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Impact of reservoir and well parameters to the production performance of horizonal well in gas and gas condensate reservoir.

Zulkipli, Siti N. F.

Engineering Honours Degree 2008

University of Adelaide


Application of horizontal well in field development has gained much attention in the industry since 1990s especially in oil reservoir. Some of the advantages offered by horizontal well include larger drainage area, minimize drawdown and non-Darcy flow effect, delay water break-through and condensate bank formation and increase in productivity to name a few. Despite its wide application, however, not much study has been conducted about horizontal well operation in gas and gas condensate reservoir. This report presents this gap and highlights various reservoir and well parameters that may affect gas production from horizontal well. These parameters include permeability, porosity, reservoir and bottom hole pressure, drainage and well-bore radius, well length, thickness, completion types, skin factor, turbulence flow, condensate drop-out, water coning and liquid hold-up to name a few.

Methodology involved in this study includes IPR curve analysis and ECLIPSE 300 simulation. Outflow performance of horizontal well and comparison between horizontal well and vertical well performance are also investigated.

Based on the study, anisotropy ratio, fracture dimension, porosity, pressure, permeability and thickness have the greatest impact in improving gas production while liquid hold-up, condensate build-up, water coning and variable skin due to various completion types have the most influence in reducing gas recovery from horizontal well. Other factors such as turbulence, drainage and well-bore radius do not have much effect on the gas recovery. For outflow performance, reasonable rates are achieved considering friction effect. Sensitivity run of tubing size indicates higher gas rate is obtained for larger tubing diameter. Compared to vertical well, horizontal well gives much better production in both turbulent and non-turbulent flow condition. Results from multi-variable sensitivity analysis prove to be more realistic and reliable compared to single-variable sensitivity analysis.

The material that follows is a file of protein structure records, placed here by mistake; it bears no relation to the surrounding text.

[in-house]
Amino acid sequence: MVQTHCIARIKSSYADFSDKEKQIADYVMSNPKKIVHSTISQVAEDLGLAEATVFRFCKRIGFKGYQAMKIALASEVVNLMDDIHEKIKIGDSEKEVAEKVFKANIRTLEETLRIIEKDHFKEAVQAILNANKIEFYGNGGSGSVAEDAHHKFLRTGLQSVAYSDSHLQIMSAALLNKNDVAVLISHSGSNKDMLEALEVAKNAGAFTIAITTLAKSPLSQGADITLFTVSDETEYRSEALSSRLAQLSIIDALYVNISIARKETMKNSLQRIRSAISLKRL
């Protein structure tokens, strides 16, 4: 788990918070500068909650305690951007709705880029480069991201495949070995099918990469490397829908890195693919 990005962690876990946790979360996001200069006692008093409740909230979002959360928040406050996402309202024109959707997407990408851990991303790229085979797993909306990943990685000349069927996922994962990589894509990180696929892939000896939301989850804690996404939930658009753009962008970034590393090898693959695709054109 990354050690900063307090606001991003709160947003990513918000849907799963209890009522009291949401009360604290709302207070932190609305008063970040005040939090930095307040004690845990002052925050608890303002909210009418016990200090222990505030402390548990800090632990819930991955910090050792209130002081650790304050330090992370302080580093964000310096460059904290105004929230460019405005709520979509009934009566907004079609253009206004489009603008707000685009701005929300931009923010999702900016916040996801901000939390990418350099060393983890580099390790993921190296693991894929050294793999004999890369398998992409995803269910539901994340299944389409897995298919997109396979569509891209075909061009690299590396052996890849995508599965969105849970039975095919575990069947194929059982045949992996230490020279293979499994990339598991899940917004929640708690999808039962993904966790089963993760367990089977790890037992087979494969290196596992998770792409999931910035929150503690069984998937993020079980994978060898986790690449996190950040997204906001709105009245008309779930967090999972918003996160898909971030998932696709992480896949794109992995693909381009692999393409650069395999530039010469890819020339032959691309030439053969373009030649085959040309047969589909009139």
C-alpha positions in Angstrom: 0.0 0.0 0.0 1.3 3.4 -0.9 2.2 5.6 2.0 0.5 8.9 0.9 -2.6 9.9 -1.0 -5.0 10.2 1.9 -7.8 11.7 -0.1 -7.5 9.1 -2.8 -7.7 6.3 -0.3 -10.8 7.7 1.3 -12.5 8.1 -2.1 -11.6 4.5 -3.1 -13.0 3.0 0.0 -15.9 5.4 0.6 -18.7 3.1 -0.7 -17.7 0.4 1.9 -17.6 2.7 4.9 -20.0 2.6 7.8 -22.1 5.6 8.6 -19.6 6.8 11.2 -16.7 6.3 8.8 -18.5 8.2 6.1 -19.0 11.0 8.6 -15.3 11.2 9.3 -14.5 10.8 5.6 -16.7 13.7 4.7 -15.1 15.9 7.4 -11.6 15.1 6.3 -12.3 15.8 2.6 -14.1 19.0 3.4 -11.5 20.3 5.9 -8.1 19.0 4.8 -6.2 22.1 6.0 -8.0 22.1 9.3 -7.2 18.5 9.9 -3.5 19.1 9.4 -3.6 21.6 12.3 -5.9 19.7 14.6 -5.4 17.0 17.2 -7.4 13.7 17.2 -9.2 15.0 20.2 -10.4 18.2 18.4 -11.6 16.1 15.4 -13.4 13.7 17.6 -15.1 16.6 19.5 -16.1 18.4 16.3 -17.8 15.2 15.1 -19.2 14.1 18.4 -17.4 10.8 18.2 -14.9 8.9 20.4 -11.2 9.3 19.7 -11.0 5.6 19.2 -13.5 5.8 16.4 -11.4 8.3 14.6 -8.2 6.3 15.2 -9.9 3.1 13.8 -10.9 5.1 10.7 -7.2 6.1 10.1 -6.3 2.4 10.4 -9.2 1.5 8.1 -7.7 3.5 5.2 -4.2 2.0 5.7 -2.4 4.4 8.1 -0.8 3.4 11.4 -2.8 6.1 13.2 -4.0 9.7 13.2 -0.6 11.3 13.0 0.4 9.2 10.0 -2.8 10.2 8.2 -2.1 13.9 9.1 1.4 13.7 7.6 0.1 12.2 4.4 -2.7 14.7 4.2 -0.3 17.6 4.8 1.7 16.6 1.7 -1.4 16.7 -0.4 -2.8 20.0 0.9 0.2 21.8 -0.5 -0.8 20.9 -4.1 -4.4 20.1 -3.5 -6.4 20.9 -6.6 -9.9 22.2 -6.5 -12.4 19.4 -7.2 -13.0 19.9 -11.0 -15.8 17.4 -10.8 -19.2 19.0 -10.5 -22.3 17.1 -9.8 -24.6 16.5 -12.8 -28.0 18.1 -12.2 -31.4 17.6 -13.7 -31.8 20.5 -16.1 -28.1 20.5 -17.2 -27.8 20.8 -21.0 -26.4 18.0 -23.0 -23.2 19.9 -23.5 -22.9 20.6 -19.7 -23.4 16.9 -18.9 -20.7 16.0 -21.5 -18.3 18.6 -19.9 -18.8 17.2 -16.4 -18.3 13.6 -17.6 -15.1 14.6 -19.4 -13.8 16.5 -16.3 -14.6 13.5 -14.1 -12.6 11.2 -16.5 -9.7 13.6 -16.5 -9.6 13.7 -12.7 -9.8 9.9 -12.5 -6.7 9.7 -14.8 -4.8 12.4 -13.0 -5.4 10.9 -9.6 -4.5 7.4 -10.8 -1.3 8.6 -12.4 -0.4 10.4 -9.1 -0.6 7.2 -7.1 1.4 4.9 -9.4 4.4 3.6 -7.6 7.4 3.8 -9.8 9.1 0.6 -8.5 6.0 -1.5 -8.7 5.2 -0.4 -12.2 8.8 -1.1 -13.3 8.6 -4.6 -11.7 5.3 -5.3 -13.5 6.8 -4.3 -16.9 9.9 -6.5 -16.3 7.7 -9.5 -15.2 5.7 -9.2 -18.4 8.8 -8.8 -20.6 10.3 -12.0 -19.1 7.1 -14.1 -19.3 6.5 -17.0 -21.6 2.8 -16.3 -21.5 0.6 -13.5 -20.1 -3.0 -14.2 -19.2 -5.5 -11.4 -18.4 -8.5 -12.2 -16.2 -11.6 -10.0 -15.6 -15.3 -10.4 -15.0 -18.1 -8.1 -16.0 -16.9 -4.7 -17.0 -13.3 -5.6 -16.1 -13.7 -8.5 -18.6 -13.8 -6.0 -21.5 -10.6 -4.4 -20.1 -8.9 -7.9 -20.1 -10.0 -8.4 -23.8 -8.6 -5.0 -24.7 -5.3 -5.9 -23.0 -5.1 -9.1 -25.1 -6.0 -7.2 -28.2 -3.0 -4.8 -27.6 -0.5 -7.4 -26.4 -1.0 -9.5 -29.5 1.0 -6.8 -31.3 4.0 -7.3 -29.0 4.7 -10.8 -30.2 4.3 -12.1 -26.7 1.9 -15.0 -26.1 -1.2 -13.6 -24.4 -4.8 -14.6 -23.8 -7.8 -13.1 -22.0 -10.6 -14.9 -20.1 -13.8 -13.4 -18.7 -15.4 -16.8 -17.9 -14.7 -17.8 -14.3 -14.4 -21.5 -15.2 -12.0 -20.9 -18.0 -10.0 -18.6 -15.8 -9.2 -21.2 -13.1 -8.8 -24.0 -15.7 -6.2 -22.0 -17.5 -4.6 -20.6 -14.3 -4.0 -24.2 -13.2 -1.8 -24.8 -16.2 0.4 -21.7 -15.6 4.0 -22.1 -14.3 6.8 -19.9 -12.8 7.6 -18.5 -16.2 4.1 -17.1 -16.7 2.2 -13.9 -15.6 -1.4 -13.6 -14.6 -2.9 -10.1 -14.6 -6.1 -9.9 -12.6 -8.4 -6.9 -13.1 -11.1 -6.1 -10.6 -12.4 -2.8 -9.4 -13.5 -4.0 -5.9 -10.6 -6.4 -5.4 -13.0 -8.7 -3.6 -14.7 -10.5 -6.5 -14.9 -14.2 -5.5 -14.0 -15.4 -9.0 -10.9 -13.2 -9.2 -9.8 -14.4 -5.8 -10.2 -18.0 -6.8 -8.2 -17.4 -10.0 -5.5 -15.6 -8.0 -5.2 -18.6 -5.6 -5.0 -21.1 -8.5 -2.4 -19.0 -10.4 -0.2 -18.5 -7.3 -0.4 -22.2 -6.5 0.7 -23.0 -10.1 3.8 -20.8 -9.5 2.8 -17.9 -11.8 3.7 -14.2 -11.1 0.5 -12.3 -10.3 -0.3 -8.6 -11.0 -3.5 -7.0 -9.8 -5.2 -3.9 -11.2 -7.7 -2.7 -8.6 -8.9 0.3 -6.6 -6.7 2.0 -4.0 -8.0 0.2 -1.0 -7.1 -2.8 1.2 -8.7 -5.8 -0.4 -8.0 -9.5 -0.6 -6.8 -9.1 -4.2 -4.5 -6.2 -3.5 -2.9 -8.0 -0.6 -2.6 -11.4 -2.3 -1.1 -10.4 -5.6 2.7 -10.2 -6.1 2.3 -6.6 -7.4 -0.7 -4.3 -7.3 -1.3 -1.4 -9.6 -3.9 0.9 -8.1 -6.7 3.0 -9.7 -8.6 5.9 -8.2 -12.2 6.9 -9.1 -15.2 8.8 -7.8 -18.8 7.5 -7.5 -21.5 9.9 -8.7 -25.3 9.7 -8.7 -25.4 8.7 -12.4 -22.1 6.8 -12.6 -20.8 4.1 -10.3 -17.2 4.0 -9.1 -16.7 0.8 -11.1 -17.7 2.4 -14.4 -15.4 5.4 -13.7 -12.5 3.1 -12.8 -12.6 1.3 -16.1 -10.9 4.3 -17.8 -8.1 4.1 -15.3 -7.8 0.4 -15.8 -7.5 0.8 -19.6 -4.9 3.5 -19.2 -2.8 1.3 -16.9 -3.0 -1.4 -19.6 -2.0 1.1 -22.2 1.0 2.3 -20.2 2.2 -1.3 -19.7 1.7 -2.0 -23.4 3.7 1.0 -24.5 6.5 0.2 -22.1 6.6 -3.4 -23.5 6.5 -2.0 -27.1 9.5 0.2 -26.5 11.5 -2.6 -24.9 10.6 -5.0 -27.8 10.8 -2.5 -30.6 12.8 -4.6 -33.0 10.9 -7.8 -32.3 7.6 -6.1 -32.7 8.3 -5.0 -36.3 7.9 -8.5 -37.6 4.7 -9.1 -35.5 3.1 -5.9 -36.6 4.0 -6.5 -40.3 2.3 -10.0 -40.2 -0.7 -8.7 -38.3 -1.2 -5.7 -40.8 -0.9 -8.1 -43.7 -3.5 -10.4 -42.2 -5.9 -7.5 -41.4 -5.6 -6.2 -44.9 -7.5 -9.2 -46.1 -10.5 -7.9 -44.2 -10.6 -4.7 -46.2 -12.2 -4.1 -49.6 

Some techniques to prevent condensate build-up may include dry gas cycling to maintain high reservoir pressure and maintaining wellbore pressure to be above the dew point. Other ways to mitigate this problem include use of chemicals to dissolve the condensate, use of surfactant to reduce the interfacial tension of the condensate and increasing flow rate to reduce condensate accumulation near the well-bore region. On the other hand, water breakthrough can be delayed either by application of inflow control device to create a more uniform pressure and influx profile or completing the well as far as possible from the gas water contact level. For liquid hold-up, the best way to mitigate it is by increasing flow rate and maintaining high well-bore pressure while for sand control, optimum completion design such as liner and gravel packing needs to be employed to reduce skin factor as well.

In conclusion, all the reservoir and well parameters that may affect gas production from horizontal well need to be optimized and investigated through detailed analysis to maximize gas recovery with minimum production and intervention cost.

Australian School of Petroleum



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